Nakash family hit with $17M judgment tied to South Beach hotel

Owners of Miami Beach’s Hotel Breakwater engaged in and attempted to conceal “an ongoing fraudulent scheme” to evict restaurant tenant, judge ruled

Joe and Avi Nakash and the Hotel Breakwater at 940 Ocean Drive (Google Maps, Getty Maps)
Joe and Avi Nakash and the Hotel Breakwater at 940 Ocean Drive (Google Maps, Getty Maps)

In an allegedly illegal quest to oust a restaurant operator from one of its South Beach hotels, the Nakash family enterprise hired a private investigator to pose as a guest who concocted bogus noise complaints about the tenant.

The tactic failed spectacularly, and provided substantial proof for Miami-Dade Circuit Court Judge Valerie Manno Schurr to hammer the Nakashes, owners of the Hotel Breakwater at 940 Ocean Drive, with $17.4 million in punitive damages and $2.1 million in attorney fees, according to court records.

Jordache Jeans founders and siblings Joe, Avi and Ralph Nakash also own the former Versace Mansion, Hotel Victor and the hotel components of The Setai Miami Beach. Recently, the Miami Beach Historic Preservation Board denied a petition by the Nakashes and the Setai’s condo association that aimed to stop the redevelopment of The Shore Club, a competing Art Deco hotel.

Manno Schurr ruled last week that the Hotel Breakwater’s ownership entity, managed by Joe Nakash, engaged in an “ongoing fraudulent scheme” to unlawfully evict Catherine and Anthony Arrighi, the owners of Ocean’s Ten, a restaurant in Hotel Breakwater.

Nakash representatives fabricated evidence that was submitted in the case, intentionally and improperly provided false responses to discovery requests, lied under oath, filed a false expert report with the court and lied to city of Miami Beach officials and special magistrates, Manno Schurr’s order states.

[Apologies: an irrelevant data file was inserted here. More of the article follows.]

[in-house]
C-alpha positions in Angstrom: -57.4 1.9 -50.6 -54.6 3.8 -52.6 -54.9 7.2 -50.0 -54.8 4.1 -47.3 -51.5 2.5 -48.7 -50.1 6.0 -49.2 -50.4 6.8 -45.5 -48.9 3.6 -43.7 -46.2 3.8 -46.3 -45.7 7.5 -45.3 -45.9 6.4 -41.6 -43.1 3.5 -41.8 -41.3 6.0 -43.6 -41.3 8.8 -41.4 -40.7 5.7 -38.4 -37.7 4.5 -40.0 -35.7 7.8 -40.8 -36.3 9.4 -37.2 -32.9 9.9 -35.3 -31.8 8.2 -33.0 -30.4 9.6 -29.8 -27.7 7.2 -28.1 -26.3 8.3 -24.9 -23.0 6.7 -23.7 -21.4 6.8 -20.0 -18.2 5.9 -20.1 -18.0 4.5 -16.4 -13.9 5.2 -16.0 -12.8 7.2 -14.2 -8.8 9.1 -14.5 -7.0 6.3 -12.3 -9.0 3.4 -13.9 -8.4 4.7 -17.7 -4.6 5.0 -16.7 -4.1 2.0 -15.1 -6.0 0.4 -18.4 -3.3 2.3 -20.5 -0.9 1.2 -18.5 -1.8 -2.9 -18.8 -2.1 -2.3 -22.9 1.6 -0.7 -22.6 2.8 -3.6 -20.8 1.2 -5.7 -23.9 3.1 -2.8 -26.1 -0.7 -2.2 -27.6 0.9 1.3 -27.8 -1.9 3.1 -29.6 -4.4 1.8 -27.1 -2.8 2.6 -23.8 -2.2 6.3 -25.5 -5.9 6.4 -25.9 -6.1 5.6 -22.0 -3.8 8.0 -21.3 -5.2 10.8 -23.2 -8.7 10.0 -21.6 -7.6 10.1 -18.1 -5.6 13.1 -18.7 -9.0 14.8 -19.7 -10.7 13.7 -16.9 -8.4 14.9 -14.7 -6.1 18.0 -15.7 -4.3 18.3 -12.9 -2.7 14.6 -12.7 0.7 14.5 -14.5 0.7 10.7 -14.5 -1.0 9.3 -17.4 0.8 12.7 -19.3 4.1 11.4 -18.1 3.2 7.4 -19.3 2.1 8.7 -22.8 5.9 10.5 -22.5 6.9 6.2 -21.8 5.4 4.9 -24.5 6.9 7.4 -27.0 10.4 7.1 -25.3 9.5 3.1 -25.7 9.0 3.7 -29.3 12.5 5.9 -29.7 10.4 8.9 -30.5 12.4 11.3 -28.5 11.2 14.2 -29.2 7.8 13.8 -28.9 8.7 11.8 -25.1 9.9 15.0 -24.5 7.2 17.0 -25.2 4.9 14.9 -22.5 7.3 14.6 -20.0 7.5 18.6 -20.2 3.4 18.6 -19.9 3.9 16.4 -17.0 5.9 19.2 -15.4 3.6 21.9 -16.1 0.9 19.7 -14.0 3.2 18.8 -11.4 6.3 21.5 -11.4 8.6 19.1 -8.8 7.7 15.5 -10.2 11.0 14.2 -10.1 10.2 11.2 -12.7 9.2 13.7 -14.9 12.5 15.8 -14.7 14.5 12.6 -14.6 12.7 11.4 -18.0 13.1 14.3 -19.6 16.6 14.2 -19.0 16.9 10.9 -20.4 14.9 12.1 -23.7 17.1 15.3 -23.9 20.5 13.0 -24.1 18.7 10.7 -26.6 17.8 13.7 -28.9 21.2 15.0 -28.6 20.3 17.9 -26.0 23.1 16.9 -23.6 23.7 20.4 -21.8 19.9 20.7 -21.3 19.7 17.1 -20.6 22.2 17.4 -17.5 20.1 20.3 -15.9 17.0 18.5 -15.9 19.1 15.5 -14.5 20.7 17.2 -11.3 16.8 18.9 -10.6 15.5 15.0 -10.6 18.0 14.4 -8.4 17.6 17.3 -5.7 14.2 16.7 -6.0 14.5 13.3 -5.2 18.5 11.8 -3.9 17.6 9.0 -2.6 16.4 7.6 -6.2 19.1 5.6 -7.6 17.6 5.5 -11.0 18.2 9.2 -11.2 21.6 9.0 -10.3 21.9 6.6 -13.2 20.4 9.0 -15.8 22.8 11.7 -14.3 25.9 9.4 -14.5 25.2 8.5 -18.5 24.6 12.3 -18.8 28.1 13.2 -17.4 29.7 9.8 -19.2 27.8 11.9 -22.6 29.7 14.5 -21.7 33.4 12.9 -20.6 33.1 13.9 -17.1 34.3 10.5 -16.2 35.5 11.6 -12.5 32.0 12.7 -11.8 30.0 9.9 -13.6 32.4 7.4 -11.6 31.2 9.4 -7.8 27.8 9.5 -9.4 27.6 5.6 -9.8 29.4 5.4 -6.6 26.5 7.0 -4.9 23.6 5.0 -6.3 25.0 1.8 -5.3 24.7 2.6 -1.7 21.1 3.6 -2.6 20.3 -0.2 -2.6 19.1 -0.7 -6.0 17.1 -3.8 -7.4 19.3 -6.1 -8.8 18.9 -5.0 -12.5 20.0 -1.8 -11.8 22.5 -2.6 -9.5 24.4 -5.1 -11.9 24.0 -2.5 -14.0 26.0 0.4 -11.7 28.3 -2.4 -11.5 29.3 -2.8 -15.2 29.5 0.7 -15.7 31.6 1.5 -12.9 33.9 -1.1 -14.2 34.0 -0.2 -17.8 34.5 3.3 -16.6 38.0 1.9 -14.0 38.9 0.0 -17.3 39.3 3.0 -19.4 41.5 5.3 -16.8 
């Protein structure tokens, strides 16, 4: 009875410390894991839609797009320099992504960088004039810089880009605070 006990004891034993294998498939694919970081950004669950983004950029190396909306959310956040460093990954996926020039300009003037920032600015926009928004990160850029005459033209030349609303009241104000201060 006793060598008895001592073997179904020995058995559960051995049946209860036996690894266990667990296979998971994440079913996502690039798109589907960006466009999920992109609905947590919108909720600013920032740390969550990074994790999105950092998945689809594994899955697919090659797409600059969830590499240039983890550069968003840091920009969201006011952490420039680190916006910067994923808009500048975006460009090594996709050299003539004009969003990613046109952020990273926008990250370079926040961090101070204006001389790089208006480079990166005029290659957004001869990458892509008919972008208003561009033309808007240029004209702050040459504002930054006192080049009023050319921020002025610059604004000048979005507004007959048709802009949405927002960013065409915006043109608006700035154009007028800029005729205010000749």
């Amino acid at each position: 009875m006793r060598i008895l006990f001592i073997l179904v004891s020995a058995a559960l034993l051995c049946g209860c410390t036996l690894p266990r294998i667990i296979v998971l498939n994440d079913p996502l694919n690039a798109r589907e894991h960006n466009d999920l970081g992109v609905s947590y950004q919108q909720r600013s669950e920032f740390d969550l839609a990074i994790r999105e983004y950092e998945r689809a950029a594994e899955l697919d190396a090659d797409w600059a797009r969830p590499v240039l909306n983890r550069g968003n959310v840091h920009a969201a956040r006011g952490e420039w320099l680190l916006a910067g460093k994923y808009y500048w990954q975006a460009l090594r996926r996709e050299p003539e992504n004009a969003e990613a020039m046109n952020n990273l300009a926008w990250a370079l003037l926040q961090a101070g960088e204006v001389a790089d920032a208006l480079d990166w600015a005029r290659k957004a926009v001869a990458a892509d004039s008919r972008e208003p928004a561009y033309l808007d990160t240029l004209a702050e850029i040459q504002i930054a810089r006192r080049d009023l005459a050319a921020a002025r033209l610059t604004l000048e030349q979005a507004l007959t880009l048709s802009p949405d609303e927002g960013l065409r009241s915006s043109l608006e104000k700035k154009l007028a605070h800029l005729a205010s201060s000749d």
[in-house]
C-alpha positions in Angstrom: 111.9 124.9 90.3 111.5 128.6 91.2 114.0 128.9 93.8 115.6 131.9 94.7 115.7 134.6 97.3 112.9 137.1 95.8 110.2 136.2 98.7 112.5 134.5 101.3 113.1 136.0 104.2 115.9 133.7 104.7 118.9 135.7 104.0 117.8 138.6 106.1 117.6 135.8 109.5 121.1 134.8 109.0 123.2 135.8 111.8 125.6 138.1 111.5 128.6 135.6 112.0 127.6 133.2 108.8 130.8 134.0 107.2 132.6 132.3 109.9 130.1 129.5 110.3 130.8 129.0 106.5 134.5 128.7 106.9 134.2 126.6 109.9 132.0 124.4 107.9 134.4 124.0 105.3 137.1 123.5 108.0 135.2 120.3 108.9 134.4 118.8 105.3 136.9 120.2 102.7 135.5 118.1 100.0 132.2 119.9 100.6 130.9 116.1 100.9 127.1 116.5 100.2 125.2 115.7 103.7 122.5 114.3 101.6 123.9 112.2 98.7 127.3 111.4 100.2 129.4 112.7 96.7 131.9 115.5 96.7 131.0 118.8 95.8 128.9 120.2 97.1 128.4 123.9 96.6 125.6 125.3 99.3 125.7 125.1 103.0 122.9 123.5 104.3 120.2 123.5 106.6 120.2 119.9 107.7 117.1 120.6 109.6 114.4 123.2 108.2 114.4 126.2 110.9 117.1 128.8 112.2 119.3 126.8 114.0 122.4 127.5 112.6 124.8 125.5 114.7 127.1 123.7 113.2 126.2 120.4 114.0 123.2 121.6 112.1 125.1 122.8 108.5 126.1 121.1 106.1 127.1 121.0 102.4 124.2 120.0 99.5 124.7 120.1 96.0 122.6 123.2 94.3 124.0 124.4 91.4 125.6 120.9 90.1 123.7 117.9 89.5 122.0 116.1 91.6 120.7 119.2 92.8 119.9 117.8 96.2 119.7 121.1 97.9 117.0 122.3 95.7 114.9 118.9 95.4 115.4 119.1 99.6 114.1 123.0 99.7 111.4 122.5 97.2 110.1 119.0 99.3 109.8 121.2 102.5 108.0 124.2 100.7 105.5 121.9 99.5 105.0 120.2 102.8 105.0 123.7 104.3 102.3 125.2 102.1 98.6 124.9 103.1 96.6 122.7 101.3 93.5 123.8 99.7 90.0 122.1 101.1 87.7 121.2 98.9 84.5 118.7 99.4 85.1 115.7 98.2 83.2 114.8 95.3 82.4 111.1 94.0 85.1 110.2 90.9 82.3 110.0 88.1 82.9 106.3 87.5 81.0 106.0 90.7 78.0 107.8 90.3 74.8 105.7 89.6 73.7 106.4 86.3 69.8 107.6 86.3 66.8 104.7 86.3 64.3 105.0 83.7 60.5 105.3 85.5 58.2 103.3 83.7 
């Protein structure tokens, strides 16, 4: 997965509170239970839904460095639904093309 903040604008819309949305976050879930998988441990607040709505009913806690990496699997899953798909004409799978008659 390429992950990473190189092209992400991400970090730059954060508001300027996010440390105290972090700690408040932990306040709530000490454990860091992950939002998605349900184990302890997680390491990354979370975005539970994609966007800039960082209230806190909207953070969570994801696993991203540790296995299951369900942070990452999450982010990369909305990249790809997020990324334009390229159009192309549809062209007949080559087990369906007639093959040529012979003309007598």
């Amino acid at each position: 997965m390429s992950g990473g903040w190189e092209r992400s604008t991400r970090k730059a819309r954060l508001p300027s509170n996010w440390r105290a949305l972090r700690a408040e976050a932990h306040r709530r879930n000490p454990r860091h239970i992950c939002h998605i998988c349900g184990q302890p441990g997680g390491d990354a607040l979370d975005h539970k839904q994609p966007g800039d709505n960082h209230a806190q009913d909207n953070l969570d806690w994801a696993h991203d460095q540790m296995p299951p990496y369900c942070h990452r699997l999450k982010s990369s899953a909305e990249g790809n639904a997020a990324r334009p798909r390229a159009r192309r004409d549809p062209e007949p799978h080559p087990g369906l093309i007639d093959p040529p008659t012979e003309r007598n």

Joe Nakash and Shaul Nakash, chief marketing officer for New York-based Nakash Holdings, did not respond to text messages seeking comment. Hotel Breakwater attorney Jeffrey Wertman and Salem Mounayyer, the hotel’s general manager who participated in the fake hotel guest caper, according to the judge’s order, also did not respond to requests for comment.

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Ocean’s Ten has about a decade left on its lease, and plans to continue operating the restaurant, said Steve Ebner, the Arrighis’ lawyer. “We hope there will be no other problems from the landlord,” Ebner said. “This case has been going on for almost three years; even after we discovered their improprieties. We are just happy that justice was done.”

In January 2020, the Arrighis sued Hotel Breakwater’s ownership entity for breaching its lease agreement. Ocean Ten’s operators alleged the Nakashes, through Mounayyer, “engaged in an unlawful campaign of harassing the tenant and its employees,” as well as interfering in the restaurant’s operations, the judge’s order states.

The Nakashes countersued and filed a separate eviction lawsuit against the Arrighis, who have remained current on their monthly rent payments throughout the litigation, court records show. In an attempt to establish another reason for default, Hotel Breakwater’s landlords alleged Ocean’s Ten had been the subject of noise complaints from hotel guests, according to the judge’s order.

But the complaints were made by a single individual: Anthony Plisko, a private investigator the landlord hired to “repeatedly pose as a hotel guest in order to make noise complaints” to Miami Beach code enforcement officers, who in turn slapped Ocean’s Ten with violations, the judge’s order states.

Under oath, Mounayyer defended his hiring of Plisko and contacting city officials to enforce noise complaints against Ocean’s Ten. In her order, Manno Schurr also admonished Mounayyer for showing “a lack of respect for these proceedings and disregard for the potential award of damages against the landlord” because he laughed multiple times during his testimony.

“Importantly, the landlord has still refused to take accountability for its reprehensible actions, continues to wrongfully blame the victim…and has failed to show remorse,” Manno Schurr wrote. “In short, the landlord abused its position under the lease in an attempt to financially devastate and oust its tenant, and reap its own financial benefit at [Ocean Ten’s] expense.